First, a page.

When it comes to Jesus, this has required a major shift in my thinking. I used to pursue the correct and authoritative view of Jesus. I so wanted to get it right. The problem is that I kept finding really good views and solid perspectives … some of which seemed contradictory or at least complicated. I was not great at complexity so I wrestled to eliminate that Jesus in favor of this view of Jesus.

Here is the beautiful realization that I came to: Jesus is so elaborate, multifaceted, complex, and layered that there is more than enough to go around!

People can find so much of what they are looking for in the person and work of Jesus that it is possible to have many good and solid views re/presented. There is merit is so many of them. Ross Douthat said it this way:

“the New Testament’s complexities [have] forced churchgoers of every prejudice and persuasion to confront a side of Jesus that cuts against their own assumptions. A rationalist has to confront the supernatural Christ, and a pure mystic the worldly, eat-drink-and-be-merry Jesus, with his wedding feasts and fish fries. A Reaganite conservative has to confront the Jesus who railed against the rich; a post– sexual revolution liberal, the Jesus who forbade divorce. There is something to please almost everyone in the orthodox approach to the gospels, but something to challenge them as well.”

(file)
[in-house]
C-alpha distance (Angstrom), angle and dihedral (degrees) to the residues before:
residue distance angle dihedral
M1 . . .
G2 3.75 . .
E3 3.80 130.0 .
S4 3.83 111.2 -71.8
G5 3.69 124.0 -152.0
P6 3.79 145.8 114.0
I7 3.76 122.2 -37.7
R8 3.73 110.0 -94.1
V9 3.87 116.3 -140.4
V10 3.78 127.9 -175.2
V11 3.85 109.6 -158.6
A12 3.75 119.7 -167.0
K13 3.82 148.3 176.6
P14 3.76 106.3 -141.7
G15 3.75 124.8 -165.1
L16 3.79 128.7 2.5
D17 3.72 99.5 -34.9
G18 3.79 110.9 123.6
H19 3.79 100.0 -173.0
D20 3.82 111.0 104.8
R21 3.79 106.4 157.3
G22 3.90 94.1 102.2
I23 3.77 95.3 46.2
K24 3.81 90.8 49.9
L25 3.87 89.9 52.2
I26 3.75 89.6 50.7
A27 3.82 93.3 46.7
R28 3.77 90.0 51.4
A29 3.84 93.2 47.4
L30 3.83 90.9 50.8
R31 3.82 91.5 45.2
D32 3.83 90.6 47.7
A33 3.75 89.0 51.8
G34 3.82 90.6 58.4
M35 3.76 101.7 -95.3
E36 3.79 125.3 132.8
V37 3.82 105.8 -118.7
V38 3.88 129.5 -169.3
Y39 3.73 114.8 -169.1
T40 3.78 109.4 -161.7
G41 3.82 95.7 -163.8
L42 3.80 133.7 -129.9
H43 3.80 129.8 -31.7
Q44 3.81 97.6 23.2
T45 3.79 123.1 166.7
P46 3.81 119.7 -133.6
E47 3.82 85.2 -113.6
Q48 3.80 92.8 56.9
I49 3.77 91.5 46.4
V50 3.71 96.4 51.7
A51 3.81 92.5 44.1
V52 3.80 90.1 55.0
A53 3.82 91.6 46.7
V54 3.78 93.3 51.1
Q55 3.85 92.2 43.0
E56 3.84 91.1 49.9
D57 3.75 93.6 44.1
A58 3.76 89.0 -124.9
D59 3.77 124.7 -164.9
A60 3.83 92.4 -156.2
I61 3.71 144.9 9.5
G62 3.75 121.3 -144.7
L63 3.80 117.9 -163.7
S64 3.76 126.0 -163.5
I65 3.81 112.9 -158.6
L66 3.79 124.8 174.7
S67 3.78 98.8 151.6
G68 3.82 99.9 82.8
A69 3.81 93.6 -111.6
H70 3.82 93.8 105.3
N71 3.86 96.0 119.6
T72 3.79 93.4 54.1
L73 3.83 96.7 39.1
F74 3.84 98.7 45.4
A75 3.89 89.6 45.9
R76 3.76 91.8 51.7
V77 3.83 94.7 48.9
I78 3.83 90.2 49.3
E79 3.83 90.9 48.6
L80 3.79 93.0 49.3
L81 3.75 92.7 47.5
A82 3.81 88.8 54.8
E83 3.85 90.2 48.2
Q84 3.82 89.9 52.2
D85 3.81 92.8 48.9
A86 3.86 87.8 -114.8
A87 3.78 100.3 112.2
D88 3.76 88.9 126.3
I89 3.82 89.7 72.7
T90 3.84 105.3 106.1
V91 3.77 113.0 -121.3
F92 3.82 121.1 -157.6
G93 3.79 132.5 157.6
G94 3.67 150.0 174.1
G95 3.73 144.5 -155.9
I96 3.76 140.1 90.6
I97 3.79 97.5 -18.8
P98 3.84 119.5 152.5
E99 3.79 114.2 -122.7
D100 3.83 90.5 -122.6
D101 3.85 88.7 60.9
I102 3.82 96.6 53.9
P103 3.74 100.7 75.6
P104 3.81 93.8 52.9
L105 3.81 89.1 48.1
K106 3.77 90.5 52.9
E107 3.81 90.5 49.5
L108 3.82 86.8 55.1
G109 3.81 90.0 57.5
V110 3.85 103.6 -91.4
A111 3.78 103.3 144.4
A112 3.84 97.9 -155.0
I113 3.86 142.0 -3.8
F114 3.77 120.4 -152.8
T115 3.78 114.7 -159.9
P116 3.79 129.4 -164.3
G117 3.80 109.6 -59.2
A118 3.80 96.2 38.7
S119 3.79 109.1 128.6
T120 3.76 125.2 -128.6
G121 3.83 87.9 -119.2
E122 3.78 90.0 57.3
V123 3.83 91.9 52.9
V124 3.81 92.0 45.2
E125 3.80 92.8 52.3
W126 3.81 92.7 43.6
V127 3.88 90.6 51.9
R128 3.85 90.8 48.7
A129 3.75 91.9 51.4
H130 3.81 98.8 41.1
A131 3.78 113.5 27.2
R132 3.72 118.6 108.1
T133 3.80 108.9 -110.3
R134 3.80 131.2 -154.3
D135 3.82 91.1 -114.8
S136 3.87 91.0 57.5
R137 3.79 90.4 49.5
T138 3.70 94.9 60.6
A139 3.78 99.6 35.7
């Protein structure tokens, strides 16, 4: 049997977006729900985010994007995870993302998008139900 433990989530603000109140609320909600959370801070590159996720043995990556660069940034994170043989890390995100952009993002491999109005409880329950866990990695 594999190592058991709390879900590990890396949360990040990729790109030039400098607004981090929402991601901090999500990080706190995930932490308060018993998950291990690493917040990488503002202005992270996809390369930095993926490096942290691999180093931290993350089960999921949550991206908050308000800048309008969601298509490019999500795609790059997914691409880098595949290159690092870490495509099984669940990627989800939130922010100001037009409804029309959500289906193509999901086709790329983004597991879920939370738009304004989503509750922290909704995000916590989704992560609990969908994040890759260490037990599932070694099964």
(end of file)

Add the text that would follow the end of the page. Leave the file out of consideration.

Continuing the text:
Bad Religion: How We Became a Nation of Heretics (p. 178).

 

Here is the new conversation: with the plethora of ‘stars’ in the night sky, how do you connect the dots in order to form a ‘constellation’ and construct a narrative that is both coherent and compelling?